You’ve heard, as I have, that leaders should play to their strengths and not focus on their weaknesses. But that’s not to say we should be oblivious to our weaknesses. We need to know what they are and build a complementary team around us to compensate for those weaknesses. Eric Geiger shares 3 reasons why leaders are wise to recognize their weaknesses.

Guest Post by Eric Geiger

When a basketball player attempts to do too much on the court, the person is called a “ball hog” or chided for playing “hero ball.” Being a ball hog looks like not trusting your teammates, taking impossible shots instead of giving the ball to a teammate for a much easier one, and insisting that everything depends on your greatness. Ball hogs think they are great at everything all of the time. Too many leaders play hero ball—insisting that everything must go through them. When a leader is a ball hog, the leader fails to see his/her weaknesses and fails to trust the competence of others. Only foolish leaders think they are omni-competent. Wise leaders recognize their weaknesses. Here are three reasons why it is wise for leaders to be highly self-aware about their own weaknesses.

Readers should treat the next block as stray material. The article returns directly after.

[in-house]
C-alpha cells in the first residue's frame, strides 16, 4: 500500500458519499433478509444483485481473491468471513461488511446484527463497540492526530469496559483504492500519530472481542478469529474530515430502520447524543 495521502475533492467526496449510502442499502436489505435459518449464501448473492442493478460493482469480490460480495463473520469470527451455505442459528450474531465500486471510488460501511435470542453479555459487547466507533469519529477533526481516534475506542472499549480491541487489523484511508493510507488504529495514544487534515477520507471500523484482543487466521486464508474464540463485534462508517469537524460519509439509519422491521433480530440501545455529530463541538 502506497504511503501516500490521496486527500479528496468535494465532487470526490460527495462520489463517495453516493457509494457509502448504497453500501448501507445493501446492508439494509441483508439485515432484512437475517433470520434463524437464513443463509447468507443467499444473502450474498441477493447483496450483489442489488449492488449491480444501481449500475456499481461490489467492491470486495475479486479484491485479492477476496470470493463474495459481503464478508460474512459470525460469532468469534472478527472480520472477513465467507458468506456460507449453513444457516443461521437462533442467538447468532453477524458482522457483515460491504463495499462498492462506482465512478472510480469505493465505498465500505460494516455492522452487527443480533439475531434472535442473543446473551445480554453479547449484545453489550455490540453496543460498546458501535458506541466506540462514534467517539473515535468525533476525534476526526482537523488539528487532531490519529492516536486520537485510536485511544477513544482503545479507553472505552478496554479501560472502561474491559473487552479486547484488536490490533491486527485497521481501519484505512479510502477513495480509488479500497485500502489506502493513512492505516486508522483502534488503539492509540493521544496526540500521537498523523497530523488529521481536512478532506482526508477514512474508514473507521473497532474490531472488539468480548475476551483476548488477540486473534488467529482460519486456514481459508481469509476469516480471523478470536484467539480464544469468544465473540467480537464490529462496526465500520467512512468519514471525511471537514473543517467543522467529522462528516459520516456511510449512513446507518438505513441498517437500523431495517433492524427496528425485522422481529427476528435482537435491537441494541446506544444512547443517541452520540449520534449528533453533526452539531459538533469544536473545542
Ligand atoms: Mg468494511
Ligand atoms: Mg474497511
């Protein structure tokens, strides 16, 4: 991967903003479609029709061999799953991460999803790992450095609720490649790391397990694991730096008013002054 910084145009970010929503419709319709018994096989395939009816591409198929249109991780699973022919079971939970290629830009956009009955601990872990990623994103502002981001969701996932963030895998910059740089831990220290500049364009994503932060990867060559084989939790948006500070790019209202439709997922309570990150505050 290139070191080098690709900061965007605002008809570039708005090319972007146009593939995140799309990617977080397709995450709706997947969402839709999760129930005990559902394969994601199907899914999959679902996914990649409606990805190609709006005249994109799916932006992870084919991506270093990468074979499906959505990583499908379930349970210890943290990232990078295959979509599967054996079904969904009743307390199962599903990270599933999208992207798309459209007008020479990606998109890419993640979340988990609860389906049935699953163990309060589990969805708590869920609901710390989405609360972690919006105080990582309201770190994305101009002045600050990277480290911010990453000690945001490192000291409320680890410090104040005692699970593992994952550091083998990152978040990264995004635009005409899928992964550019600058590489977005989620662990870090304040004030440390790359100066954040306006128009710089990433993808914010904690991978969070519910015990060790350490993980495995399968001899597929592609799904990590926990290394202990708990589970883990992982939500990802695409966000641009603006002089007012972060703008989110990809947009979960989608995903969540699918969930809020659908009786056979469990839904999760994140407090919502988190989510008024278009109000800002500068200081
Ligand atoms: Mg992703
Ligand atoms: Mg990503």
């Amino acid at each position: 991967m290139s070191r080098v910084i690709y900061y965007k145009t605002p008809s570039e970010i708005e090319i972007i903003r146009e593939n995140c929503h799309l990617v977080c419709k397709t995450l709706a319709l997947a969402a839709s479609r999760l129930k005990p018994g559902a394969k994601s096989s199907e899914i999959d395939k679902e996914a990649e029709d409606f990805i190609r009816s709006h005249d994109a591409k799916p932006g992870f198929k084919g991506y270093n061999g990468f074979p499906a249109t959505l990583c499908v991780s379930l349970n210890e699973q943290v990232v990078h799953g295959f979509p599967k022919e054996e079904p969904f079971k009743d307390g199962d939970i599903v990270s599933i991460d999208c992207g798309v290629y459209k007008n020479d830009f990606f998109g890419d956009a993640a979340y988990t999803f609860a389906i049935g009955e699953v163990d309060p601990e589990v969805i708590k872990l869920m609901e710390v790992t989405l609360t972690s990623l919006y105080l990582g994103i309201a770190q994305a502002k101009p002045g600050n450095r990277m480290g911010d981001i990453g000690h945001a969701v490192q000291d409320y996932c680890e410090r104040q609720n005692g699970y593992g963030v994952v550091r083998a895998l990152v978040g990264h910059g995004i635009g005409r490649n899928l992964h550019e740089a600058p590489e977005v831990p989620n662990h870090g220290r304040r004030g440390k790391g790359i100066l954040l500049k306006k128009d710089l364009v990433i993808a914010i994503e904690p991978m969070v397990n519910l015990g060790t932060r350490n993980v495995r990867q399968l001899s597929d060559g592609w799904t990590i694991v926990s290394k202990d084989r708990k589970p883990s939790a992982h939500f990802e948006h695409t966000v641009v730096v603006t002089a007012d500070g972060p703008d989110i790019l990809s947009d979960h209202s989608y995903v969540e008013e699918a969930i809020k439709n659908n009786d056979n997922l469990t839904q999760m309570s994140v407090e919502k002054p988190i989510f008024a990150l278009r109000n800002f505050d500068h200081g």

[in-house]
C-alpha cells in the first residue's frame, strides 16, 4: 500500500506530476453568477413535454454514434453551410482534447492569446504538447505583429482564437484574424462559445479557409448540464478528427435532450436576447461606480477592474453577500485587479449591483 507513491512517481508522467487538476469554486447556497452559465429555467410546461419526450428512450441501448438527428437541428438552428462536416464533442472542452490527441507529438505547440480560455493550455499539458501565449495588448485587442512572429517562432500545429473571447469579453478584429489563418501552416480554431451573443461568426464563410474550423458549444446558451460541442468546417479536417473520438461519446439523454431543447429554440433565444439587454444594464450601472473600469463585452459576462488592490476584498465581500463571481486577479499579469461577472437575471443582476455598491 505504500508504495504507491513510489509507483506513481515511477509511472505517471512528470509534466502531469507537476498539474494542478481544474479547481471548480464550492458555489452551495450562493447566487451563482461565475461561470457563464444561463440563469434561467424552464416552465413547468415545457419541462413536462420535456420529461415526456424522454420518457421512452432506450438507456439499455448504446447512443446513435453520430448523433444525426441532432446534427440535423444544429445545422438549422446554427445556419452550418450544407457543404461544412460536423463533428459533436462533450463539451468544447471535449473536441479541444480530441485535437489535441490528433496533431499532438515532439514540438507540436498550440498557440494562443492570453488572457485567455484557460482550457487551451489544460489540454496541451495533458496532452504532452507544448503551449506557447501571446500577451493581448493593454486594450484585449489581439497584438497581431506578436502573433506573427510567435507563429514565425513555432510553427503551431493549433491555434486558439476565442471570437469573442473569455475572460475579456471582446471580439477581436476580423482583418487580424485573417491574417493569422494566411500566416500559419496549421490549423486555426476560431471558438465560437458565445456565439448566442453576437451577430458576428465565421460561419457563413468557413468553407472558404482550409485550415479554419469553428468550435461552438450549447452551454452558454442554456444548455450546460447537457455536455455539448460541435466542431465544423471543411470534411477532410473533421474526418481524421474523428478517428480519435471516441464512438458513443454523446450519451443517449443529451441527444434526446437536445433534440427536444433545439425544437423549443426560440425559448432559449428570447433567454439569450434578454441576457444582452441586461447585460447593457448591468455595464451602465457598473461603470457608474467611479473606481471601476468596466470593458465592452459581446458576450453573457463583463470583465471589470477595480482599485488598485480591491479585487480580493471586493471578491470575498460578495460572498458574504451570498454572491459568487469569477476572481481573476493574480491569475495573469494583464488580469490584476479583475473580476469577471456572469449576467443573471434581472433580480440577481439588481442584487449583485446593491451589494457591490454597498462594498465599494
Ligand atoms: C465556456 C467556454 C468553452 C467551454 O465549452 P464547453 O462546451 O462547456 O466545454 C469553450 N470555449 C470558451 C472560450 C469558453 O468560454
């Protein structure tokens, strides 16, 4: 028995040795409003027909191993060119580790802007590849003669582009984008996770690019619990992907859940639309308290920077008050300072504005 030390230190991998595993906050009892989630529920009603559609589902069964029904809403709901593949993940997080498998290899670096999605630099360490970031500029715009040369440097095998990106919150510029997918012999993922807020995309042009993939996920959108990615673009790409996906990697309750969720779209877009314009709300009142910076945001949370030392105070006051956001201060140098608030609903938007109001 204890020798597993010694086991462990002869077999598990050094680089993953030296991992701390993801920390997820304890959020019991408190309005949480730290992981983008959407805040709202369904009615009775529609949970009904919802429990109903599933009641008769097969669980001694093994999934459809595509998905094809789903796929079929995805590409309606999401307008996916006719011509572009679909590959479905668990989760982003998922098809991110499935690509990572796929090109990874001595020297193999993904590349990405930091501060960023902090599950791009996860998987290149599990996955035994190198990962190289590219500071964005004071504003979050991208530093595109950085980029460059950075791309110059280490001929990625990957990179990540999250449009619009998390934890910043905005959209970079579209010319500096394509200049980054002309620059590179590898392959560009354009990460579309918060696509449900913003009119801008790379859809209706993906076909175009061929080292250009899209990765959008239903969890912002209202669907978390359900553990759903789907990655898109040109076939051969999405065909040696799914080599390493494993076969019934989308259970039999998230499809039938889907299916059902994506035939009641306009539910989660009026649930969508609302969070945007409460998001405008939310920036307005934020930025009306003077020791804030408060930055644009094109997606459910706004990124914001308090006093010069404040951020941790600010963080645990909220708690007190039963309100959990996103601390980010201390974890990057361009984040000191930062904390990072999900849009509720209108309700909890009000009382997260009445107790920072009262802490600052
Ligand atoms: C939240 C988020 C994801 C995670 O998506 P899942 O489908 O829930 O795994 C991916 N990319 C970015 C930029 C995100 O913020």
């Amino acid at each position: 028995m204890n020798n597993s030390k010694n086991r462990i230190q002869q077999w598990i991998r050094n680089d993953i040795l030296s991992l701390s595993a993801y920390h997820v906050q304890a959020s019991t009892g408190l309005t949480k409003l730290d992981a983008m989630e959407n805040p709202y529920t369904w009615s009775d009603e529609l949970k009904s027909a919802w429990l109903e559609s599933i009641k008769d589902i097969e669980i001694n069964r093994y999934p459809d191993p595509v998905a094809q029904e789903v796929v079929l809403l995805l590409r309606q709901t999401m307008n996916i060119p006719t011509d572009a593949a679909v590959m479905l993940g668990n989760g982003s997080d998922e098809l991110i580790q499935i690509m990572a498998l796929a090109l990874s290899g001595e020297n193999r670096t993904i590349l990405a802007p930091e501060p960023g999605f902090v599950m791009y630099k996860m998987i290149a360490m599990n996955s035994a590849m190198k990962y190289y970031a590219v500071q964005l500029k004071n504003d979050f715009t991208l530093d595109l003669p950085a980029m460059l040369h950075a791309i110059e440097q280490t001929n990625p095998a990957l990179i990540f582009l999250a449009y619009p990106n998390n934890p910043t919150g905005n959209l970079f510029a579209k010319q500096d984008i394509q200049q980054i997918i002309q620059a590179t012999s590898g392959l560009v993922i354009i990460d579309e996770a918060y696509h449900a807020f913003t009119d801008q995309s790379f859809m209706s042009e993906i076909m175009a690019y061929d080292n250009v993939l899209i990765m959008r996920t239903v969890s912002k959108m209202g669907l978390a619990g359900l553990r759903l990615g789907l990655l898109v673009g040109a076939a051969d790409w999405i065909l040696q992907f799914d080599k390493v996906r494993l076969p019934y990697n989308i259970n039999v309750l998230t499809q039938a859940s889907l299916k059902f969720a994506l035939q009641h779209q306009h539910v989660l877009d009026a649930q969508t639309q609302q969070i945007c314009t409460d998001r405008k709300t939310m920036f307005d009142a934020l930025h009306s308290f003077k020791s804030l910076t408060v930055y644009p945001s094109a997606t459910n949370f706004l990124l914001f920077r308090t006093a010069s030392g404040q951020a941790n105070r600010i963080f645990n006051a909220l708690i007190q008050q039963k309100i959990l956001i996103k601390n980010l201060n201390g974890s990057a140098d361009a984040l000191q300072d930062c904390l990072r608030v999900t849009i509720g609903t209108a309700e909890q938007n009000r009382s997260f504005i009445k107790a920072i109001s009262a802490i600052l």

1. So you can know where to trust others

The beauty of serving on a team with other leaders is the collective competence of the team. Where you are weak, others are likely strong. By knowing your leadership weaknesses, you know where to trust others. A great leader fosters an environment where other leaders can lead in their strengths.

2. So you can know what you should learn

While it is wise to trust others to lead in areas that are not your strongest or your area of focus, wise leaders still seek to develop a minimum level of competence in their weaknesses. If a weakness isn’t pulled up to an acceptable threshold of competence, the weakness is a debilitating one that will rob the leader of credibility.

3. So you can spend most of your time in your strengths

A wise leader recognizes his/her weaknesses, so the majority of time and energy can be deployed towards his/her strengths. If you don’t know what your weaknesses are, you run the risk of spending significant time outside your area of strength.

You aren’t great at everything. The more quickly you recognize and embrace that reality, the better you serve your team and all those you are leading.